Death- -of Morgan-Grief of his men-Subsequent active service of his old com-
    mand-Hard fight at Bull's Gap-A battle by moonlight, and a night-long
    chase-The Stoneman raid-Disaster at Jingsport-Fighting the enemy and
    the elements - Battle of Marion-Winter quarters at Abingdon-March tc
    Charlotte after Lee's surrender-Escort to Jefferson Davis after Johnston's
    surrender-The last Council of War-Surrender at Woodstock .............





                 CHARPTER I.

  IN undertaking to write the history of General Morgan's ser-
vices, and of the command which he created it is but fair that I
shall acknowledge myself influenced, in a great measure, by the
feelings of the friend and the follower;' that I desire, if I can do
so by relating facts, of most of which I am personally cognizant,
to perpetuate his fame, and, at th same time, establish the true
character of a body of men, who recruited and inured to war by
him, served bravely and faithfully to the close of the great
struggle. It may be that credence will be given with hesitation
to the statements of one, who thus candidly confesses that per-
sonal regard for his chief, and esprit-de-corps mainly induce him
to attempt the task I propose to myself. To all works of this
nature, nevertheless, the same objection will apply, or the moor6
serious one, that they owe their production to the inspiration
of hatred, and those who have witnessed and participated in t1se
events which they describe, must (under this rule), for that very
reason, be denied belief.
  General Morgan's-career during the late war was so remarkable,
that it is not surprising that the public, accustomed to the con-
tradictory newspaper versions of his exploits, should be disposed
to receive all accounts of it with some incredulity.



  It was so rapid, so crowdeq with exciting incidents, appealed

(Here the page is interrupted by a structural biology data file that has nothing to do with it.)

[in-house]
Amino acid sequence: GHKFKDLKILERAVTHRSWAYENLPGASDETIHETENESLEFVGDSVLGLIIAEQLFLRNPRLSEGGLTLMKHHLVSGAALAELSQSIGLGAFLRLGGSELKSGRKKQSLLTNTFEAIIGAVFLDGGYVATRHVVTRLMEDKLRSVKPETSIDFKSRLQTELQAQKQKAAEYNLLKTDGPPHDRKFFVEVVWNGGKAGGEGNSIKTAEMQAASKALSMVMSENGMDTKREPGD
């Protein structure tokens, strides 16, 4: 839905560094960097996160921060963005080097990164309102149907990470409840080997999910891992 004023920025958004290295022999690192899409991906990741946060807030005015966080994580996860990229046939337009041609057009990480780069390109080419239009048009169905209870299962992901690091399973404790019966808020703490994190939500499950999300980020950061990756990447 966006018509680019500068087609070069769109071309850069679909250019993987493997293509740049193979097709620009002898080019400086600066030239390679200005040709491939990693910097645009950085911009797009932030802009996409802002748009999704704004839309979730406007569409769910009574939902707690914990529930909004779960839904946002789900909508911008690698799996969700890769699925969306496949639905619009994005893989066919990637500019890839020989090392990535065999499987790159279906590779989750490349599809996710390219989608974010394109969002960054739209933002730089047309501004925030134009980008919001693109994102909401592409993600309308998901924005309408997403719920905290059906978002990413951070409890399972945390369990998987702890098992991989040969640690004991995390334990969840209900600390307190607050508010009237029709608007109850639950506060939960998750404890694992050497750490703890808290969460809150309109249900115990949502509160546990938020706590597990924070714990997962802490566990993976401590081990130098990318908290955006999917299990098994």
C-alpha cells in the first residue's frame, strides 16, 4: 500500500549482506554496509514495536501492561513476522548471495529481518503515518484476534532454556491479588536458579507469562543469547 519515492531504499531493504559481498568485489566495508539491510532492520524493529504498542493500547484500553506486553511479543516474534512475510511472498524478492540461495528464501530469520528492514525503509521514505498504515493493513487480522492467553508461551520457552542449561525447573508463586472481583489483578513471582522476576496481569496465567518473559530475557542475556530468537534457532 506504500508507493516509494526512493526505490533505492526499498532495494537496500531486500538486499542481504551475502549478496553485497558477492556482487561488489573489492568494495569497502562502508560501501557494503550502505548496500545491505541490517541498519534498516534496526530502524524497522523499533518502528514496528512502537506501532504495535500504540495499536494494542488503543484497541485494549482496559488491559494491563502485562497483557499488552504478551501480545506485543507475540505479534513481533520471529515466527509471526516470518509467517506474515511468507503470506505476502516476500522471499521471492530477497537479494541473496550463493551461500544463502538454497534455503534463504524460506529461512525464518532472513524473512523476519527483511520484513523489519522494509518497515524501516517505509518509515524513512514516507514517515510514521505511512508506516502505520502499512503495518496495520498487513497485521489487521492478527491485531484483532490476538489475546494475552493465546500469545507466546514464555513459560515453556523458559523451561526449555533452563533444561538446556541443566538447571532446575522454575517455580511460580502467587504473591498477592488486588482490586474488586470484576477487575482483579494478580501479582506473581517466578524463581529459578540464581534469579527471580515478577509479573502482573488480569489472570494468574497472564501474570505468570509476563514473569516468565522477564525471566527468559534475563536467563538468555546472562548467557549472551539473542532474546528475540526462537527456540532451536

so strongly to the passions and elicited so constantly the com-
ments of both sides, that contemporary accounts of his opera-
tions were filled with mistakes and exaggerations, and it is
natural that. some should be expected in any history of his
campaigns, although written after the strife is all over.
  Convinced, however, that, if properly understood,.his reputa-
tion will be greater in history than with his contemporaries,
and believing that the story of his military life will be a contri-
bution not altogether valueless to that record which the Southern
people, in justice to themselves and their dead, must yet pub-
lish, I can permit no minor consideration to deter me from
furnishing correct, and, I deem, important information, which
my relations, personal and official, with General Morgan enabled
rae to Qbtain. A correct representation of a certain series of
sevents sometimes leads to a correct understanding of many
more, and if the vail which prejudice.and deliberate unscru-
pulous falsification have thrown over some features of the contest
be lifted, a truer appreciation may perhaps be had of others of
greater moment and interest.. I may add that, as no one has
been more bitterly assailed, not only while living but even after
death, than General Morgan, so no man's memory should be more
peculiarly the subject of vindication and protection to his friends.
  But there are also other and cogent reasons why this tribute
should be rendered him by some one, who, devoted to the in-
terests of the living chieftain, is sensitive regarding the reputa-
tion he has left. The cruel ingratitude which embittered the